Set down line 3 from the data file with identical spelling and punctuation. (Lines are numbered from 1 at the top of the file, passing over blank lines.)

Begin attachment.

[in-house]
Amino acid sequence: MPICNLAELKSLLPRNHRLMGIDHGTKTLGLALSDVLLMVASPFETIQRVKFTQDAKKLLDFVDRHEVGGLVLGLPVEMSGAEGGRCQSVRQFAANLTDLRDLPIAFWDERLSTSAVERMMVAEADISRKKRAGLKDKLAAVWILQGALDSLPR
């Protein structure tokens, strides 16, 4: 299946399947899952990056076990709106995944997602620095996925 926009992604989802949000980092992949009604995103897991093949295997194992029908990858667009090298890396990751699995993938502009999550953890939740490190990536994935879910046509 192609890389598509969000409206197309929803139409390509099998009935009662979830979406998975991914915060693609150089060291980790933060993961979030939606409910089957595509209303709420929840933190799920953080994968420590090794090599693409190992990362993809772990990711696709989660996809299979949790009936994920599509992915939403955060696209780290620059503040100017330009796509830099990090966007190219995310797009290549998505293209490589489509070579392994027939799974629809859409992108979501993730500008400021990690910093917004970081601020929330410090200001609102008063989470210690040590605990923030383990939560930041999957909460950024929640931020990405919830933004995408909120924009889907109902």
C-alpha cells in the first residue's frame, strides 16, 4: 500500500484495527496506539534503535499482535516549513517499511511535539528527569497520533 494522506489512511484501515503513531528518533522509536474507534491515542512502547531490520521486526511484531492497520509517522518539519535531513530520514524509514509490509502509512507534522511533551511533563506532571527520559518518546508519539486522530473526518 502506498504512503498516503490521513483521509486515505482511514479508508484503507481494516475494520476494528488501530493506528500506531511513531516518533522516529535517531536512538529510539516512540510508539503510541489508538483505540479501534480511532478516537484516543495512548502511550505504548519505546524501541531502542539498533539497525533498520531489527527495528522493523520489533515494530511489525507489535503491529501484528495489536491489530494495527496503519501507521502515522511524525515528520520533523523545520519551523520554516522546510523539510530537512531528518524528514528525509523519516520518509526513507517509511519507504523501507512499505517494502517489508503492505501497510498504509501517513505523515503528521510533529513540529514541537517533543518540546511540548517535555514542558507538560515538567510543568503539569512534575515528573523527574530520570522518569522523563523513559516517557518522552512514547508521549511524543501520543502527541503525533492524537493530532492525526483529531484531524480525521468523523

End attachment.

């Protein structure tokens, strides 16, 4: 299946399947899952990056076990709106995944997602620095996925 926009992604989802949000980092992949009604995103897991093949295997194992029908990858667009090298890396990751699995993938502009999550953890939740490190990536994935879910046509 192609890389598509969000409206197309929803139409390509099998009935009662979830979406998975991914915060693609150089060291980790933060993961979030939606409910089957595509209303709420929840933190799920953080994968420590090794090599693409190992990362993809772990990711696709989660996809299979949790009936994920599509992915939403955060696209780290620059503040100017330009796509830099990090966007190219995310797009290549998505293209490589489509070579392994027939799974629809859409992108979501993730500008400021990690910093917004970081601020929330410090200001609102008063989470210690040590605990923030383990939560930041999957909460950024929640931020990405919830933004995408909120924009889907109902």